# Burning Matches

73 Ohio Blue Tip Matches were randomly selected. For each match...

• it was placed in a vice in the upright position,
• a lighter was applied to the tip,
• at ignition (marked by a distinctive sound) a stopwatch was started,
• at death (marked by a wisp of smoke) the stopwatch was stopped, and
• the burn time was measured and recorded.

Our objective: obtain a 90% confidence interval ffor the population mean burn time.

Here's the data

```47.26   60.17   69.75   58.13   63.67   62.84   63.80   62.16   43.63
61.56   70.60   25.29   76.33   57.64   68.32   87.87   30.21   62.14
61.07   58.10   59.97   27.84   59.84   67.82   63.12   64.29   70.15
56.74   61.80   63.24   35.87   35.58   42.02   74.13   63.83   72.41
32.56   22.39   40.25   50.25   65.52   41.34   70.07   67.23   71.91
76.56   68.71   30.15   52.30   64.97   59.03   67.54   63.29   49.92
63.52   71.27   48.32   57.35   63.96   74.69   66.54   53.96   60.84
74.99   80.37   68.12   62.55   62.69   40.34   72.13   19.85   59.16
66.20```

Here's a histogram of the data along with some descriptive statistics.

 Descriptive Statistics Number of observations 73 Mean 58.49 Median 62.55 Trimmed mean 59.29 Standard deviation 14.52 Standard error of the mean 1.70 Minimum 19.85 Maximum 87.87 First quartile 51.28 Third quartile 67.97

The population mean burn time is denoted m. m is unknown because we don't have the time to burn every match.

To form a confidence interval use the expression

X-bar +/- za/2 [s / sqrt(n)]

• +/- stands for "plus or minus"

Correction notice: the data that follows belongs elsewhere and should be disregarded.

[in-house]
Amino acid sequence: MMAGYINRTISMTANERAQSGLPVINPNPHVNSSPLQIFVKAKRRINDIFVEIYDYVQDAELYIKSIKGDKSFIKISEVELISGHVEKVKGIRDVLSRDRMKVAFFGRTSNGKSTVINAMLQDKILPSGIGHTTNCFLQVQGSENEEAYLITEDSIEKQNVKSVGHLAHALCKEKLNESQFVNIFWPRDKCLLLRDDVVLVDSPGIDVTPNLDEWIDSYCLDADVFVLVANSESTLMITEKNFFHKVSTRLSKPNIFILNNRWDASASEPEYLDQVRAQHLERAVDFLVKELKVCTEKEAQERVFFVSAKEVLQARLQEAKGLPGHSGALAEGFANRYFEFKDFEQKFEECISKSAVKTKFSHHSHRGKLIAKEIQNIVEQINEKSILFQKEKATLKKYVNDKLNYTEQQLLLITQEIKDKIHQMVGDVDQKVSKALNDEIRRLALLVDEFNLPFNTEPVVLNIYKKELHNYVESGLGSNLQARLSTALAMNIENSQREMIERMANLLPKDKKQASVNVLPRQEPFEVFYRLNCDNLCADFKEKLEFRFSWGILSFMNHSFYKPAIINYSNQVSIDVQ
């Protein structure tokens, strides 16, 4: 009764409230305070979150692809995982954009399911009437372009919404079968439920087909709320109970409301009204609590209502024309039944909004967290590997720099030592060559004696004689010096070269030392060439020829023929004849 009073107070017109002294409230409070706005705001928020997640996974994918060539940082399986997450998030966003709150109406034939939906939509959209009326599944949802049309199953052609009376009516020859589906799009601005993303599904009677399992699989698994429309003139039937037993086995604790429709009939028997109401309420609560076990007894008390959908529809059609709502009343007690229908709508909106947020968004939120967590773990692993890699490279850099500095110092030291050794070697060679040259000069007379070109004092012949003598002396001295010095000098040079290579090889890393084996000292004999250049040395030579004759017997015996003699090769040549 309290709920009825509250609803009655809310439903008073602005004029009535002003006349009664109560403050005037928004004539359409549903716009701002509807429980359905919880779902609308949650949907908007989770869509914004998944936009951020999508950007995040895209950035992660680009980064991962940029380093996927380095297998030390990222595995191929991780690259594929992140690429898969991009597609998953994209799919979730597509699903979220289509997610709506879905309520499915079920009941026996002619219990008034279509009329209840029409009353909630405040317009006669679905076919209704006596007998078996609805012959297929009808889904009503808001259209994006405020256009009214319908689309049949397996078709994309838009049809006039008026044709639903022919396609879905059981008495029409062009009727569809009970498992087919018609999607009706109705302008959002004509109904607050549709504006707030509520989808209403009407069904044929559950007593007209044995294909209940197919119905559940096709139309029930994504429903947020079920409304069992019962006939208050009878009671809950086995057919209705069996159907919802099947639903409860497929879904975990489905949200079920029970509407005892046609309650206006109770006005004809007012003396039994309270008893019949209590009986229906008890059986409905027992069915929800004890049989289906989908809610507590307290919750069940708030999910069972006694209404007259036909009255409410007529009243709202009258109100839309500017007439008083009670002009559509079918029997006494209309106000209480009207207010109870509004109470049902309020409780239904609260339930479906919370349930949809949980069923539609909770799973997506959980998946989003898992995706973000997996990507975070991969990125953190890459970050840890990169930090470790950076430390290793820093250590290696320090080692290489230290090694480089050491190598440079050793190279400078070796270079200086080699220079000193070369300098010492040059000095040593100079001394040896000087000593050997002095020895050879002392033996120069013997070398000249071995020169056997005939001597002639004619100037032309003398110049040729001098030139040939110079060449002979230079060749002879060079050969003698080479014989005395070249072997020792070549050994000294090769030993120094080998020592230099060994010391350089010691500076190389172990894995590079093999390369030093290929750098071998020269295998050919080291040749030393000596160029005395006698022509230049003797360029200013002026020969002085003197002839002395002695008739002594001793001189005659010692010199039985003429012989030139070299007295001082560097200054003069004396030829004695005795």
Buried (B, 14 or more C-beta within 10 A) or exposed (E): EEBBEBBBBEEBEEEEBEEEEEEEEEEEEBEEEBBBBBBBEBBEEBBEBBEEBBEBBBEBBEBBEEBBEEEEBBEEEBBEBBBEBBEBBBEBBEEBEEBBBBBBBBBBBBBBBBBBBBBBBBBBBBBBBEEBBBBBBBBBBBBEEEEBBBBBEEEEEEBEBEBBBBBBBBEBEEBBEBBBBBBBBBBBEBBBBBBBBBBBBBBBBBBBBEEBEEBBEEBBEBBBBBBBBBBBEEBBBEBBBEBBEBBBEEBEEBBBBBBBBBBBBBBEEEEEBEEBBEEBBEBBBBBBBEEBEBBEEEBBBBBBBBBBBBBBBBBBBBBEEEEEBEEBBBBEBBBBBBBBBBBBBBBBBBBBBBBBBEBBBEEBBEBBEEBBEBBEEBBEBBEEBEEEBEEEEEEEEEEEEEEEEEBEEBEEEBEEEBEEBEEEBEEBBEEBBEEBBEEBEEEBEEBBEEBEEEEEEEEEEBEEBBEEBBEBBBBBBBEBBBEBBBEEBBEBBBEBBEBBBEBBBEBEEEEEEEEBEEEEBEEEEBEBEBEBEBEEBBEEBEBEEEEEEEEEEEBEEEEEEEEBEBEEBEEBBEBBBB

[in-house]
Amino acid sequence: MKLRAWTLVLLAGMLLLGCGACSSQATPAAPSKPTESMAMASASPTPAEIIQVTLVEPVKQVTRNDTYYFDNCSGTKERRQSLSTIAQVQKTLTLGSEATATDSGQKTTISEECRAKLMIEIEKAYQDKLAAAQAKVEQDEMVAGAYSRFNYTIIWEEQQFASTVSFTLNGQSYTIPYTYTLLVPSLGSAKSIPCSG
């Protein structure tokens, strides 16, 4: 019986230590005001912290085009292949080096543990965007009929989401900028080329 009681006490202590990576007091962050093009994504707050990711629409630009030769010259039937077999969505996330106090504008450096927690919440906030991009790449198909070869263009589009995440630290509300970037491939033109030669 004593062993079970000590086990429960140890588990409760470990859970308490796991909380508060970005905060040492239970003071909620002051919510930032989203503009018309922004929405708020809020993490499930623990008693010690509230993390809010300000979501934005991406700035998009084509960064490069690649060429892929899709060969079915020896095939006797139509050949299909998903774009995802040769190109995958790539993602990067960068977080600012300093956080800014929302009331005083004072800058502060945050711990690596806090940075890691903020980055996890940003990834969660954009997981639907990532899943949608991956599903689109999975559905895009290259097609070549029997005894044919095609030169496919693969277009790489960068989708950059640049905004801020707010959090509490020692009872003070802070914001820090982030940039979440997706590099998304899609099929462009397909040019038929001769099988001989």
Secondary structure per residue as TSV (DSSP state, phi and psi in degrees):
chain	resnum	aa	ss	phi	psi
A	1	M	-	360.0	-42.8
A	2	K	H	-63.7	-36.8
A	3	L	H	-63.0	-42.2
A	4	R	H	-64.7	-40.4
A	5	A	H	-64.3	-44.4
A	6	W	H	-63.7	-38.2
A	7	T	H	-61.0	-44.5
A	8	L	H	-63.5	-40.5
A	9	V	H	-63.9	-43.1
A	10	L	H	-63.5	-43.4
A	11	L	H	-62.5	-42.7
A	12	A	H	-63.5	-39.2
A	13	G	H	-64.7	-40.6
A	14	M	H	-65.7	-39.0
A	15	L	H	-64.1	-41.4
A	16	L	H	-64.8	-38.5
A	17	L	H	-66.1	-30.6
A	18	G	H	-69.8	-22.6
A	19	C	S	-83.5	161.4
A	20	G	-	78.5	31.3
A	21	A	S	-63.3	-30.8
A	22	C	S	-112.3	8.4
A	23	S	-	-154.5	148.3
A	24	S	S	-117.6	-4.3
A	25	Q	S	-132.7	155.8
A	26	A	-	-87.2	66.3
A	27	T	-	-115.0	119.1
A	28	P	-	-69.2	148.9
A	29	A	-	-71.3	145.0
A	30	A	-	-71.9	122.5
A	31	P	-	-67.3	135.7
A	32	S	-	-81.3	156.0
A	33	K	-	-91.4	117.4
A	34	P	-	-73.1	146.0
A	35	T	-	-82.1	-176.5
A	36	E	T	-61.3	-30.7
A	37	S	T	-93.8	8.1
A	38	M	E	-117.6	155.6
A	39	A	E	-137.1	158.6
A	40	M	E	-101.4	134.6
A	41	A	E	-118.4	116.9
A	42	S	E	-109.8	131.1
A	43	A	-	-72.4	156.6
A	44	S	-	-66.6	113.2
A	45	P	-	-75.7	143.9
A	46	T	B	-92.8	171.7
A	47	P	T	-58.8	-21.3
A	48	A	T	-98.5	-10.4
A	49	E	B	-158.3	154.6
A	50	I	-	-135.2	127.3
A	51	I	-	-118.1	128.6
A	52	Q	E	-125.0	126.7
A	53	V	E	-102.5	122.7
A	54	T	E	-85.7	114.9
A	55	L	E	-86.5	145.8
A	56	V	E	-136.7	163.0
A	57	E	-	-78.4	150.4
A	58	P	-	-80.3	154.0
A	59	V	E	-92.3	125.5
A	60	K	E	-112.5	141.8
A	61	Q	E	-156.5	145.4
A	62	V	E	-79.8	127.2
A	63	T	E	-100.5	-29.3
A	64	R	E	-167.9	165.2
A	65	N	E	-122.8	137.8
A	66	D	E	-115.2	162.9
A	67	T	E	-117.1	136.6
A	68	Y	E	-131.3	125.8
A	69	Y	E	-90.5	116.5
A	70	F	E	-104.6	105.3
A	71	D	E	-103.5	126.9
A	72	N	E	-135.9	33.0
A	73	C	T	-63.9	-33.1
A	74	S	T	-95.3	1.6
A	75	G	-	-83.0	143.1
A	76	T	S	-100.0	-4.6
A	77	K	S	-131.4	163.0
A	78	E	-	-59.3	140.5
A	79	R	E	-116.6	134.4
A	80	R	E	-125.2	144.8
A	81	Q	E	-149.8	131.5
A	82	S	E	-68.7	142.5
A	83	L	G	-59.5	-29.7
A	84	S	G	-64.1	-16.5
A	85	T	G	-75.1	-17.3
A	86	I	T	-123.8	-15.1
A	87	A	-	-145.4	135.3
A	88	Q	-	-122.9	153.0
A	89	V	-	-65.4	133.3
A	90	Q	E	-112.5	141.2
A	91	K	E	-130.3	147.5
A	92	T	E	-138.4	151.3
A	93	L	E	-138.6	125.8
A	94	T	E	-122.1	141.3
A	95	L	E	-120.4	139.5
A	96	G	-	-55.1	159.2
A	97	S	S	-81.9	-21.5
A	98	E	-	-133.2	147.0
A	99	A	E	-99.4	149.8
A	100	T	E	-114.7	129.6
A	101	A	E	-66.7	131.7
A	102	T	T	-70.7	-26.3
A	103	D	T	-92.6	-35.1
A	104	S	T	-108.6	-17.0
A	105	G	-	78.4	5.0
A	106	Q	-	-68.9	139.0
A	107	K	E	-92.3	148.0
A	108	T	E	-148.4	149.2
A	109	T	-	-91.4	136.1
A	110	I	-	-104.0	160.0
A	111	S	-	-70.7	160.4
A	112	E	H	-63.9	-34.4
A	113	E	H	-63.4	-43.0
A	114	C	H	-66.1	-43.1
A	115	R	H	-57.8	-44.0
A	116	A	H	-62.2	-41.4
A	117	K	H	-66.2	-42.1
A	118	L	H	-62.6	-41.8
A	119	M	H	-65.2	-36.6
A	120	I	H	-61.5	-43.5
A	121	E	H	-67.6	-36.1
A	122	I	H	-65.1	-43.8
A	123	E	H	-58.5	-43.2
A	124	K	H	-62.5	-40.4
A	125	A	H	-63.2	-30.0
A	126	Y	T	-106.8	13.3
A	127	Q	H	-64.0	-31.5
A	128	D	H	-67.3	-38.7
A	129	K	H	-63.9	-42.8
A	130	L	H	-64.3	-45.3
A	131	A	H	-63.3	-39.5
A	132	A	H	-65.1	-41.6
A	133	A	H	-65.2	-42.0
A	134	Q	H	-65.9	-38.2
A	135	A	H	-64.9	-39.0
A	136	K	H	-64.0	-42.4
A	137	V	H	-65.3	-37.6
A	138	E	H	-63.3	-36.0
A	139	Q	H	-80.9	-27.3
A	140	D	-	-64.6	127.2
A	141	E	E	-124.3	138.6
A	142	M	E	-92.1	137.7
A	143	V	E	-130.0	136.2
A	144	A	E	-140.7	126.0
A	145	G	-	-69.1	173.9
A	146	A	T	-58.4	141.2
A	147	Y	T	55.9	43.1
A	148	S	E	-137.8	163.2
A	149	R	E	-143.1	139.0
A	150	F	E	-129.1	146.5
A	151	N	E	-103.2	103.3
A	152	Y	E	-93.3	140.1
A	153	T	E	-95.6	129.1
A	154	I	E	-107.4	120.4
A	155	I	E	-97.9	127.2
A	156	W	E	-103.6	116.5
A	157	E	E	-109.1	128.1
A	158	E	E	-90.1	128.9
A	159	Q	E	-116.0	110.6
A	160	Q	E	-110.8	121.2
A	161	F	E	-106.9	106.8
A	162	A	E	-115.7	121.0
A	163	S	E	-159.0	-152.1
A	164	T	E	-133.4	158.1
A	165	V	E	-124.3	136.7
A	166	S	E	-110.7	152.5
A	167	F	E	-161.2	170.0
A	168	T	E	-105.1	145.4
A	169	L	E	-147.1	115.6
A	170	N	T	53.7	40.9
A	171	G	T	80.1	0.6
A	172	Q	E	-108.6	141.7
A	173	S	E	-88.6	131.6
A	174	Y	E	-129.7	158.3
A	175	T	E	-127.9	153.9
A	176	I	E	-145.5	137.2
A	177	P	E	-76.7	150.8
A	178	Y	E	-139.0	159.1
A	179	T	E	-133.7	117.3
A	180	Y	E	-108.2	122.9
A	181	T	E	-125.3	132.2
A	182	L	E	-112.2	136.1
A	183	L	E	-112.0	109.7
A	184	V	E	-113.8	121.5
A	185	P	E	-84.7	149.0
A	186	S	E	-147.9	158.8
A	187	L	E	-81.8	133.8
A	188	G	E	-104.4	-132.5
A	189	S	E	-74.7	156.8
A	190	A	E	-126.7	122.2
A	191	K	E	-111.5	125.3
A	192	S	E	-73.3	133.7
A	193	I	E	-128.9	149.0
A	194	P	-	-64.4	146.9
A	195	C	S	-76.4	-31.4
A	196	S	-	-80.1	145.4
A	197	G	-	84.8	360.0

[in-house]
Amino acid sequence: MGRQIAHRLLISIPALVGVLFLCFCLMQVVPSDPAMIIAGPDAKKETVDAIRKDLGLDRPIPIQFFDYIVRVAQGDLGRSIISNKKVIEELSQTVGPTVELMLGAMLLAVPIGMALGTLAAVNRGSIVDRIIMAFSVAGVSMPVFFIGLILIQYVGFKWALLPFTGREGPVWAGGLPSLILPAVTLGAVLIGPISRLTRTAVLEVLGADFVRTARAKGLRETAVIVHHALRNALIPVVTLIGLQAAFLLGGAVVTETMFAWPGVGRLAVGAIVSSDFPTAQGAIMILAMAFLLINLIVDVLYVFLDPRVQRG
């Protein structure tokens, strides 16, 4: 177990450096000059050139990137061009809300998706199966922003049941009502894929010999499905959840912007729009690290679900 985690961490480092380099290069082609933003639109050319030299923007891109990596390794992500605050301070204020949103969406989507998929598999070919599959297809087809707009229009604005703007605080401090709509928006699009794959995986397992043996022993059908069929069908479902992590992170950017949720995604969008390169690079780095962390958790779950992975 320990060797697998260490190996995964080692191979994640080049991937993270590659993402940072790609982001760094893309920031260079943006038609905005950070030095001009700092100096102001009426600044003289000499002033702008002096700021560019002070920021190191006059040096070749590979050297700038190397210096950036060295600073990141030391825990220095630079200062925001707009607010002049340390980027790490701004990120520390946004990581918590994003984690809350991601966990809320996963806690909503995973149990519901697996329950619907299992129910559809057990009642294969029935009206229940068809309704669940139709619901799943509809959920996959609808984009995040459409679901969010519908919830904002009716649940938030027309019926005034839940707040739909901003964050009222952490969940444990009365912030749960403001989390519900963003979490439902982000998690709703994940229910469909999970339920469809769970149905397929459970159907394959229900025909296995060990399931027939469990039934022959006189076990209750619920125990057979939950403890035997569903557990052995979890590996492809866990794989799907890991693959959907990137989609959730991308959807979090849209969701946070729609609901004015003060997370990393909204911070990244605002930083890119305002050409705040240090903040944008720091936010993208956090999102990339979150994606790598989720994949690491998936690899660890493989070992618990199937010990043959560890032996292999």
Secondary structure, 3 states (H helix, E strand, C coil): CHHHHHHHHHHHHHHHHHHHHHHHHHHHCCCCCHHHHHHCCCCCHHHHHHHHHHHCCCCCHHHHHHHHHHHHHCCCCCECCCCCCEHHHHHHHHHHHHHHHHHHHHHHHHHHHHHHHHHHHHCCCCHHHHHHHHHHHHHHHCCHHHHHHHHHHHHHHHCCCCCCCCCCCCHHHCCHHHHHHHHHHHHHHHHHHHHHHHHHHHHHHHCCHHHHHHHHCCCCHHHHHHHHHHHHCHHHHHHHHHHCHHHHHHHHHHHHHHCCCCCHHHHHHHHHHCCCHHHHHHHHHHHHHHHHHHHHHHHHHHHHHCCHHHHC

• sqrt stands for "square root of"
• X-bar is the sample mean.
• For large samples (say, n > 30 in most cases), the population standard deviation s may be replaced by the sample standard deviation S.

X-bar is the estimate, za/2 [s / sqrt(n)] is the margin of error.

1. Find the tabled value. The desired confidence level is 90%, the error rate is 0.10 or 10%. Split the error rate in two for errors in either direction, that's 0.05. We need z0.05 = 1.645 (use the tables or the interactive tables on this site).
2. Compute the "standard error of the mean": S / sqrt(n) = 14.52/ sqrt(73) = 1.699 or 1.70. Notice that this number is provided in the table above. Many software packages compute it by default (because it's important).
3. Multiply the standard error by the tabled value to obtain the margin of error: 1.645 * 1.70 = 2.80. This number should be at the same decimal accuracy as is the estimate.
4. The interval is then represented in any of the following ways
• 58.49 +/- 2.80.
• Within 2.80 of 58.49.
• Between 55.69 and 61.29.
• (55.69, 61.29)

This is a 90% confidence interval for the population mean burn time m of all Ohio Blue Tip Kitchen Matches.

Statistical software will also produce this interval; use the "t-interval" commands. In Minitab there's also an option to this command that allows you to see the interval plotted along with the histogram. Minitab output and the histogram are shown below.

### T Confidence Intervals

 Variable N Mean StDev SE Mean 90.0% CI Time 73 58.49 14.52 1.70 (55.66, 61.33)

The final result is slightly different than ours above. Technically this result is more accurate (it uses the "T" method rather than the "Z" method; however, the two methods given very similar results for large sample sizes).

Notice that it IS NOT THE CASE that 90% of the observations are in this interval. In fact, go back up to the data and figure out how many are between 55.69 and 61.33 -- it's only 12 of 73 which is about 15.4%. Note that the quartiles -- reported above -- are 51.28 and 67.97. About 50% of the data are between these values. Be careful: A confidence interval IS NOT a prediction interval. A prediction interval (PI) predicts a future observation; a confidence interval (CI) is an estimate of the population mean made on the basis of the sample mean and it's sampling variability.

We are 90% confident that the population mean burn time of all matches is between 55.69 and 61.33. What does this mean?

The procedure used to compute the interval includes the population mean in 90% of all samples.

We have no way of knowing whether or not the population mean is between 55.69 and 61.33. All we know is that the procedural reliability of this method is 90%. In 90% of all 90% confidence intervals the population mean lies within the bounds of the interval.

Exercises? There's a worksheet.